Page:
For me, the reason that Cinelounge is thriving in a time when there is every reason that it shouldn’t, is that we treat filmmakers like family, and it has an atmosphere that makes you feel like you are a part of something special. It is not uncommon on some nights to get the likes of Robert DeNiro rubbing shoulders with an indie filmmaker from Echo Park in our micro-lobby. It’s a community that is obsessed with film, and we are open to fun ideas. We are not hamstrung by investors and being completely independent means that we can show and do things that may not necessarily be deemed as commercially great ideas. We are in a position to take risks. How wonderful is that.
TS: What are the greatest challenges for filmmakers today?
CJ: For a start, just getting a feature made independently is a feat in itself. For every “success” you hear about, there are thousands of films you don’t hear about. Then, after having made the film (and likely having mortgaged your house in the process!), you have to find ways to get people to watch it. It is no longer enough to just make a film. You can’t just be a director, you need to be great with marketing, accounting, and all other aspects when it comes to distribution.
So many times, I see great films come through the cinema that should be getting attention, but when you do a search online about the film, there is missing metadata, the IMDb page is out of date, old key art, etc. There are so many factors that come into play that should be thought about before production even begins when it comes to placement, distribution and building audience. Perception is a huge part of getting people to watch your film. If they think other people think it’s worth a watch, they will be far more likely to watch it. There are endless ways you can help your film’s release; you just need to be willing to do the research and the work and avoid thinking that once it’s in the hands of a distributor that your job is over.
TS: Tell me about gender equality/inequality and ageism in filmmaking.
CJ: Thankfully things have been changing in that department for the most part, but I do feel that there is still a lot of lip service that goes on when it comes to this subject.
It’s fine for decision-makers to talk the talk, but when it comes down to it, action is the only proof. It will be interesting to see if the great momentum that has been going with equality will still be going strong in 5 years’ time. It is a great time to be a woman in the industry, and I sincerely hope that this “trend” continues. I do know that, recently, we have been getting some incredibly talented diverse filmmakers to come through Cinelounge, and it seems to be more common. Perhaps the positive press and inclusion is starting to reflect just now in the content.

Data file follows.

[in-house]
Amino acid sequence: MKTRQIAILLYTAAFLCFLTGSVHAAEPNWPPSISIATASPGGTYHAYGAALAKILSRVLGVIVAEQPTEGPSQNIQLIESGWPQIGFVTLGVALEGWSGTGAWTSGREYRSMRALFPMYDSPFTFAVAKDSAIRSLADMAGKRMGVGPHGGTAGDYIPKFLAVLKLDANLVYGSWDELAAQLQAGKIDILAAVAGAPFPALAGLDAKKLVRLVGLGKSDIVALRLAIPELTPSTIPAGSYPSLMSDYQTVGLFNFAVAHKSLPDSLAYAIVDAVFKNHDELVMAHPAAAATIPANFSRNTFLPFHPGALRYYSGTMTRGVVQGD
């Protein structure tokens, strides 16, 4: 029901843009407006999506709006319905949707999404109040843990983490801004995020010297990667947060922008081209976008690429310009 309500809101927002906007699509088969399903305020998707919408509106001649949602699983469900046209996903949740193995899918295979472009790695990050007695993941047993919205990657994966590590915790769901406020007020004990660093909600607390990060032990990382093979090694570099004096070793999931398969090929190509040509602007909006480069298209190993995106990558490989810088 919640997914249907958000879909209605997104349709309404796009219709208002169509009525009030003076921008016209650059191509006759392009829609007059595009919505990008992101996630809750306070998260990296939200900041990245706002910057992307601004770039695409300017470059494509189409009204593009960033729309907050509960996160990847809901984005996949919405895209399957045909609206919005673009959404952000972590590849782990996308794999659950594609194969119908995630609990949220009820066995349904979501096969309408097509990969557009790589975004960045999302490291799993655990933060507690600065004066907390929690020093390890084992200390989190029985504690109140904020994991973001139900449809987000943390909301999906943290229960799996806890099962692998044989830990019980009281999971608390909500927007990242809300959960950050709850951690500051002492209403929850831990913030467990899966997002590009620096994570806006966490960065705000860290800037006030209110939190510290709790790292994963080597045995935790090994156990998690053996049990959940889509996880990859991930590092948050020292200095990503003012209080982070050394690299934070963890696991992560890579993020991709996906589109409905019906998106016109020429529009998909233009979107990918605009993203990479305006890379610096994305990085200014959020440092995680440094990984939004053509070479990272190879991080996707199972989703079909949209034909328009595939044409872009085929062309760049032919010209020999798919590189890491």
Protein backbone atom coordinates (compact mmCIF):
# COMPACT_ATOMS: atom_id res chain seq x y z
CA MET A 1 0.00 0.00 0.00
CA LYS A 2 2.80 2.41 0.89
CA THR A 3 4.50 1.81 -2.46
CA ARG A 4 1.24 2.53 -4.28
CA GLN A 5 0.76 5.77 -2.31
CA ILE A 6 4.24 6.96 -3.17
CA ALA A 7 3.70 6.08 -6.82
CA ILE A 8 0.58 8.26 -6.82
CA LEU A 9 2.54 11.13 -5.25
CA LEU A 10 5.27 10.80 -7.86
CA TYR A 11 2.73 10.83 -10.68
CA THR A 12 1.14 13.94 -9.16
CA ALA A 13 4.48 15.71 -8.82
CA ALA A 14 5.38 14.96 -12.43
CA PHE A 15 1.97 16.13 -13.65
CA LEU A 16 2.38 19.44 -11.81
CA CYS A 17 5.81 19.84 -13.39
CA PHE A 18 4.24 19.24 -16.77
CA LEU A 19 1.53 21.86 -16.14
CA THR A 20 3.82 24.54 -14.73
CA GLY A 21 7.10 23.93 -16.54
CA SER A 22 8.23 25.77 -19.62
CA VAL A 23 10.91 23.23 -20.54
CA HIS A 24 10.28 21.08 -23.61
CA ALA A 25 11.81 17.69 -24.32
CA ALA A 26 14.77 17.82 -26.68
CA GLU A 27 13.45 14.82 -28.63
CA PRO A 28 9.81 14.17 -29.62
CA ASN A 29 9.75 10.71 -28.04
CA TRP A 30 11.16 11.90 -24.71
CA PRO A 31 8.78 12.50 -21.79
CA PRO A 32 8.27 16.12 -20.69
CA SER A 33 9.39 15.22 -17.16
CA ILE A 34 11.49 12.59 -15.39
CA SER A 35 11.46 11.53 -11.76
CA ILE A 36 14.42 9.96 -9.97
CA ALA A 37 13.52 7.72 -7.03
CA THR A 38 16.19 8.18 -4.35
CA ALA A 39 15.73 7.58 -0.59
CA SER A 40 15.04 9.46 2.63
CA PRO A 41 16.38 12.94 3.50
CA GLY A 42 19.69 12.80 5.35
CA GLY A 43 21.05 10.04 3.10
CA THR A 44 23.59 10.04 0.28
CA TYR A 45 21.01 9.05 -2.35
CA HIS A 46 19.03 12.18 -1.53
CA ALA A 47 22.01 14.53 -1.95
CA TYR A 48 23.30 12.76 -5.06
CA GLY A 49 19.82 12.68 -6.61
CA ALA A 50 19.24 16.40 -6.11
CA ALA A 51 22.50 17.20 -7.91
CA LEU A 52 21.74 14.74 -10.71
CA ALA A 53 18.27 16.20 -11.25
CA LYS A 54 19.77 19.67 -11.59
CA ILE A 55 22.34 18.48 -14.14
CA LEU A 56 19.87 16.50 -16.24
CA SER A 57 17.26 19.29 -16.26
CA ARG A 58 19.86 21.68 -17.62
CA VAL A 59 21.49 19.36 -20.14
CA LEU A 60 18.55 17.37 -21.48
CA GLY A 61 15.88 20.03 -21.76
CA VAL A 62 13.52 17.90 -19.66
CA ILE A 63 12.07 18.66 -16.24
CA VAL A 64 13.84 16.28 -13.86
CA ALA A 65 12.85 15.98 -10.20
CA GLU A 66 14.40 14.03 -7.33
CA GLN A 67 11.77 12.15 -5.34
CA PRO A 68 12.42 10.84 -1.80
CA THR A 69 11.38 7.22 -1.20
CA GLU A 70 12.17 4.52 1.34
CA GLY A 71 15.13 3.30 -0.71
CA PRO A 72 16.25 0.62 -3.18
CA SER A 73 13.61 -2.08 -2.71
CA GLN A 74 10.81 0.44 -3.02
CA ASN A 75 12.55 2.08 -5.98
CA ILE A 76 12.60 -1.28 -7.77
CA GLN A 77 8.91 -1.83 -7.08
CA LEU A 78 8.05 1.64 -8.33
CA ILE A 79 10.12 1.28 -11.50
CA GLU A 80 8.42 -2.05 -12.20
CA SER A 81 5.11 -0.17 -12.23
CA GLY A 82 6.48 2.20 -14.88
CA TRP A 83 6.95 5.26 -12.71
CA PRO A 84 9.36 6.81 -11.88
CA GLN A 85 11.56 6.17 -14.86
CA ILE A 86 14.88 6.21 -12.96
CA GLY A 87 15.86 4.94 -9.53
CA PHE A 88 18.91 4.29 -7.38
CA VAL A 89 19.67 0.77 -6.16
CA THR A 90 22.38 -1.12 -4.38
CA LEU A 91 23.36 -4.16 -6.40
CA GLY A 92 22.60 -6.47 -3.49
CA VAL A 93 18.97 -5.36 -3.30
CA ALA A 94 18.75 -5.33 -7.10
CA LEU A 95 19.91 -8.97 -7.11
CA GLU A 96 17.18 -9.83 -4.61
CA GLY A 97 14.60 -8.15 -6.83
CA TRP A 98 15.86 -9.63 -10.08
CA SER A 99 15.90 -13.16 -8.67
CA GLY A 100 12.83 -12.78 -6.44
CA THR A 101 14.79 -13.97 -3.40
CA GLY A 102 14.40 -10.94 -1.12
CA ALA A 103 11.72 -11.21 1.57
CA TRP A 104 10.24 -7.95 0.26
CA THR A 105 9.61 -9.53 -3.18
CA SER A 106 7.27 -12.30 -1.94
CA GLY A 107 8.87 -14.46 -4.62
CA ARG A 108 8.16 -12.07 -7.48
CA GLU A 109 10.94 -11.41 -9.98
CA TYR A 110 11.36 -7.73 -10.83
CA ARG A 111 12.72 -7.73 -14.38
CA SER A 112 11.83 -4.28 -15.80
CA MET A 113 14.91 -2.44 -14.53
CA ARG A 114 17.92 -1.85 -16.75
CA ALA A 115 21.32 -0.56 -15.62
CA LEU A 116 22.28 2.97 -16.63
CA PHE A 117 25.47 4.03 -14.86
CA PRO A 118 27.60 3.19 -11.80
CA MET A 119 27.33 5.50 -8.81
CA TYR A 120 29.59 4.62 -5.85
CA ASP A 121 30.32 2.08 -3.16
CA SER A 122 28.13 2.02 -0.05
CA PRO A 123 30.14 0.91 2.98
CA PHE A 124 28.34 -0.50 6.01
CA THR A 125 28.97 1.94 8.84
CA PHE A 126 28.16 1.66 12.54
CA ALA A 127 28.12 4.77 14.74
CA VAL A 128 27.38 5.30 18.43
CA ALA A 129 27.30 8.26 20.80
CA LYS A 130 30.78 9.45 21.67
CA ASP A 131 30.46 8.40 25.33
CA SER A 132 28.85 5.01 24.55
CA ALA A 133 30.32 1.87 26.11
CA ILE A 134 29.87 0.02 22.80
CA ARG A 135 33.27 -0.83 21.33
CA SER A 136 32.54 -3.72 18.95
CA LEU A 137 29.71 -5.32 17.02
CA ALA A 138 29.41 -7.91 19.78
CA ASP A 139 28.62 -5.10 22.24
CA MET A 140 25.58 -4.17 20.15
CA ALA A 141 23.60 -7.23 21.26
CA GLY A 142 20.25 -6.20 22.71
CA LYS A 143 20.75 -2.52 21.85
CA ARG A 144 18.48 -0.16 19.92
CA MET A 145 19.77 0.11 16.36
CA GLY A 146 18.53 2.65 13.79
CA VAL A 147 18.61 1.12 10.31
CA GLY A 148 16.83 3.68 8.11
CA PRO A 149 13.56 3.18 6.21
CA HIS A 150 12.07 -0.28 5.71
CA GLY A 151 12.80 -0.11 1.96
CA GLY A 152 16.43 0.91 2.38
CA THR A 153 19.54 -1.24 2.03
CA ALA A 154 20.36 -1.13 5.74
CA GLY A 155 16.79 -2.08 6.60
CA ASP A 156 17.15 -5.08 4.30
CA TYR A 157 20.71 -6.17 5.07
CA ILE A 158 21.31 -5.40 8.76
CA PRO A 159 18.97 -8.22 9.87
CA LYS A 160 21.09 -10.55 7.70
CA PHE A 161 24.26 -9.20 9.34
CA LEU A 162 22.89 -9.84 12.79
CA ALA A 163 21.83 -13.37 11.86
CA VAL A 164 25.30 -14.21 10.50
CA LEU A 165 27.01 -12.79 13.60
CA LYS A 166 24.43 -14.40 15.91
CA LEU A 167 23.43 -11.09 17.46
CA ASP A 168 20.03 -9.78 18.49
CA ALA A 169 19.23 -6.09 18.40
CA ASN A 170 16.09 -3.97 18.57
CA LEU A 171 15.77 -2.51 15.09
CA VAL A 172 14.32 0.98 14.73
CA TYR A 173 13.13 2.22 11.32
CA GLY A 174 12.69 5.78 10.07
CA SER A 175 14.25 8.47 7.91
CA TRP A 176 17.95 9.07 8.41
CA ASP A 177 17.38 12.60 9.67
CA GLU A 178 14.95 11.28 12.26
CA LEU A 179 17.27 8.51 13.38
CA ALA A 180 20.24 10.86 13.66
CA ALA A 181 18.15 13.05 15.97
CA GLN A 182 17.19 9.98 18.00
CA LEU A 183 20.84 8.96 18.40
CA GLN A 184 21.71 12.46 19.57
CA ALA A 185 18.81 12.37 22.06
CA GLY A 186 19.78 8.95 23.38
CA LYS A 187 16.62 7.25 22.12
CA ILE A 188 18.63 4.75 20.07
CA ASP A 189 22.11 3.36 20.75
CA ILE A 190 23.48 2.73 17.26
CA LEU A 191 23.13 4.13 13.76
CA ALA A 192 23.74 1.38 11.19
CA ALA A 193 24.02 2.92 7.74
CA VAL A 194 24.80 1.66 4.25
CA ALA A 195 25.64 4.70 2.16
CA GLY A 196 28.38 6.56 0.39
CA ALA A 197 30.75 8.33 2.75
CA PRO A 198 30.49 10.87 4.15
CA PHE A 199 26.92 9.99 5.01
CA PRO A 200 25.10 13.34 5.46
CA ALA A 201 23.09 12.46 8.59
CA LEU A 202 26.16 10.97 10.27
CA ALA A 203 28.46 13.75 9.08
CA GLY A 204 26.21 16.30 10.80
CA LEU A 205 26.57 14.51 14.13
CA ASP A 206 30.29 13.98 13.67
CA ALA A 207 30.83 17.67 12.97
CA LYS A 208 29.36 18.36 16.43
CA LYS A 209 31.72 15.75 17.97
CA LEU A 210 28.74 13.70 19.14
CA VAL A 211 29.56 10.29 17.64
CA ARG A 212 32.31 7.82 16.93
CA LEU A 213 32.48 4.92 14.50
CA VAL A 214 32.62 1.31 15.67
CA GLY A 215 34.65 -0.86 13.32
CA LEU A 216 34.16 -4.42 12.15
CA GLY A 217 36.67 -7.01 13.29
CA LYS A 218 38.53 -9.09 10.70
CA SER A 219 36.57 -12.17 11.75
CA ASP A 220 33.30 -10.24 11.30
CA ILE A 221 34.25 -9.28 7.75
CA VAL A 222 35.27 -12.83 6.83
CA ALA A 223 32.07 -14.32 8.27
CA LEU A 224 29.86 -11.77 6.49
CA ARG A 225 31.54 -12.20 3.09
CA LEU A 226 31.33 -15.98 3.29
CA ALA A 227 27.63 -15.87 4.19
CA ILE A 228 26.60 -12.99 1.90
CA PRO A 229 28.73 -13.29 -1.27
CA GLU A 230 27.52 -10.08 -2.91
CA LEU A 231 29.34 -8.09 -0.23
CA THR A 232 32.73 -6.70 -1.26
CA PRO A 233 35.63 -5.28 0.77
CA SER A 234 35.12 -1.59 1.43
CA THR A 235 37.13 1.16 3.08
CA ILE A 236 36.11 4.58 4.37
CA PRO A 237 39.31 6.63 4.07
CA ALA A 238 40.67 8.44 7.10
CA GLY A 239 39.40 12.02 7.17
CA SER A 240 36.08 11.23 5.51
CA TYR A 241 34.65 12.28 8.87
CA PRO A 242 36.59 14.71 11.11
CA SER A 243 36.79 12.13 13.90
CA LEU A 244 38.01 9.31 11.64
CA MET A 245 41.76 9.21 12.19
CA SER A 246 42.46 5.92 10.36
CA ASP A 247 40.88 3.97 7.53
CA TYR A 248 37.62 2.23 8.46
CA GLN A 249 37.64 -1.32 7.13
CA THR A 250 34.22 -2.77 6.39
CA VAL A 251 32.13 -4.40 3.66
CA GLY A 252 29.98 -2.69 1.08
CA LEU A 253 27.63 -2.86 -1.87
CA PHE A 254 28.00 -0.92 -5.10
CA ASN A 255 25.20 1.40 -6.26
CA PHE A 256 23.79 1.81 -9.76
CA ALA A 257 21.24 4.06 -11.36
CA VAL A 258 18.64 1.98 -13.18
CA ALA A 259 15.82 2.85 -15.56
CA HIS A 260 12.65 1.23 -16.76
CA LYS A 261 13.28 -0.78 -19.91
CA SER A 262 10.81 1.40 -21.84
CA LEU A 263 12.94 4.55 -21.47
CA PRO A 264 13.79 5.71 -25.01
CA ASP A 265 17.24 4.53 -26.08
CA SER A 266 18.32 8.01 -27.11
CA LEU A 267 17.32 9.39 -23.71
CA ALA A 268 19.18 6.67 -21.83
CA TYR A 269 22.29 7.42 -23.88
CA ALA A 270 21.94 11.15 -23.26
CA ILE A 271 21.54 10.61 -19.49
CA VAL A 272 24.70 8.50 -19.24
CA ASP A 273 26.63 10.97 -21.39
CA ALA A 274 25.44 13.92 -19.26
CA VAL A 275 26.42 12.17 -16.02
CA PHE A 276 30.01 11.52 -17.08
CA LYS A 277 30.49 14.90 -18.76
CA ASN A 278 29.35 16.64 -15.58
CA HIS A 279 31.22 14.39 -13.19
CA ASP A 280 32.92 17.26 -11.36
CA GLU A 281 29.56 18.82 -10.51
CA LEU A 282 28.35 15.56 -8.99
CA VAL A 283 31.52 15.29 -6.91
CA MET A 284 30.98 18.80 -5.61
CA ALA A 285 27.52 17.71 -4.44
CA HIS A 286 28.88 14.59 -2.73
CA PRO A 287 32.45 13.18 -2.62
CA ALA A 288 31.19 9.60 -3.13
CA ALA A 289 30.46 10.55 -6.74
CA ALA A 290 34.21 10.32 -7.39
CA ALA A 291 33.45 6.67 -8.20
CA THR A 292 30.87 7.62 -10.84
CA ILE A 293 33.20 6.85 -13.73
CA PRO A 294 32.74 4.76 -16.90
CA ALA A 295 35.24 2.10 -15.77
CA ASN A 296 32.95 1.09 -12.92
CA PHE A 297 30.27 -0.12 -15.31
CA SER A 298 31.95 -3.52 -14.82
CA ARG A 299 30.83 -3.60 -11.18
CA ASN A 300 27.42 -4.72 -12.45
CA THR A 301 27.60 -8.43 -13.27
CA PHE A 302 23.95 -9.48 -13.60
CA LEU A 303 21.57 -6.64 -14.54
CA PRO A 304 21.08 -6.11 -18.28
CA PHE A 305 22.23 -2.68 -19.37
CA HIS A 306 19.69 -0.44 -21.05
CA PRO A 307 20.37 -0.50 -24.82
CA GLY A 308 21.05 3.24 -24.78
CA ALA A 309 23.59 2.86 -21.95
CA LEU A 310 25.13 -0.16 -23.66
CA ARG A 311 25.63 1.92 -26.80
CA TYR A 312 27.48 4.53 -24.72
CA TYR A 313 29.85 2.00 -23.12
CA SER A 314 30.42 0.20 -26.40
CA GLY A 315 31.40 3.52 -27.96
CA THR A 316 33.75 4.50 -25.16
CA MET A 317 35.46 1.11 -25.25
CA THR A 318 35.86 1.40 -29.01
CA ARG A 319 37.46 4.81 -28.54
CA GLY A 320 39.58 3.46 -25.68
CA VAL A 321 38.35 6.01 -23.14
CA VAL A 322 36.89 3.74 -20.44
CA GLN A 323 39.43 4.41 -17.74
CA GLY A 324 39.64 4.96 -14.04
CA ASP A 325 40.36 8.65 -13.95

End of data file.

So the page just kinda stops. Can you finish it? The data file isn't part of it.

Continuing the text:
I love it when we get humble but very talented female filmmakers at the cinema. We recently showed an IFC film called Greener Grass, made by two of the sweetest women. It was a treat to work with them and have them on our in-house podcast. I think female filmmakers’ stories inspire other women. And these girls were so open and transparent about how they achieved what they have. I think that, for a long time, some men liked shrouding the process in some kind of mystery and it’s great when people can tell their story earnestly.
TS: Advice for Australian filmmakers? What are the keys for success?
CJ: I can’t tell you the number of Australian creative friends that I have back home who tell me that they want to wait until they have a “hit” in Australia before they make the jump to the States. I think there is a big misconception based on that philosophy. No matter what stage you’re at in Australia, you are pretty much going to have to start again once you move here.
I’ve even met Americans who lived in New York and were doing quite well there, that still felt like they had to start over when relocating to L.A. If it’s something you want to do, you should just do it. But despite all of that, the most important thing is to make the art the most important factor of all. If you focus on that, the rest will fall into place. You will find the right people to work with and maintain some kind of sanity without stressing about all of the outside factors that a lot of the time you don’t have any control over.
This & cover image: Camilla Jackson (above right) & Christian Meoli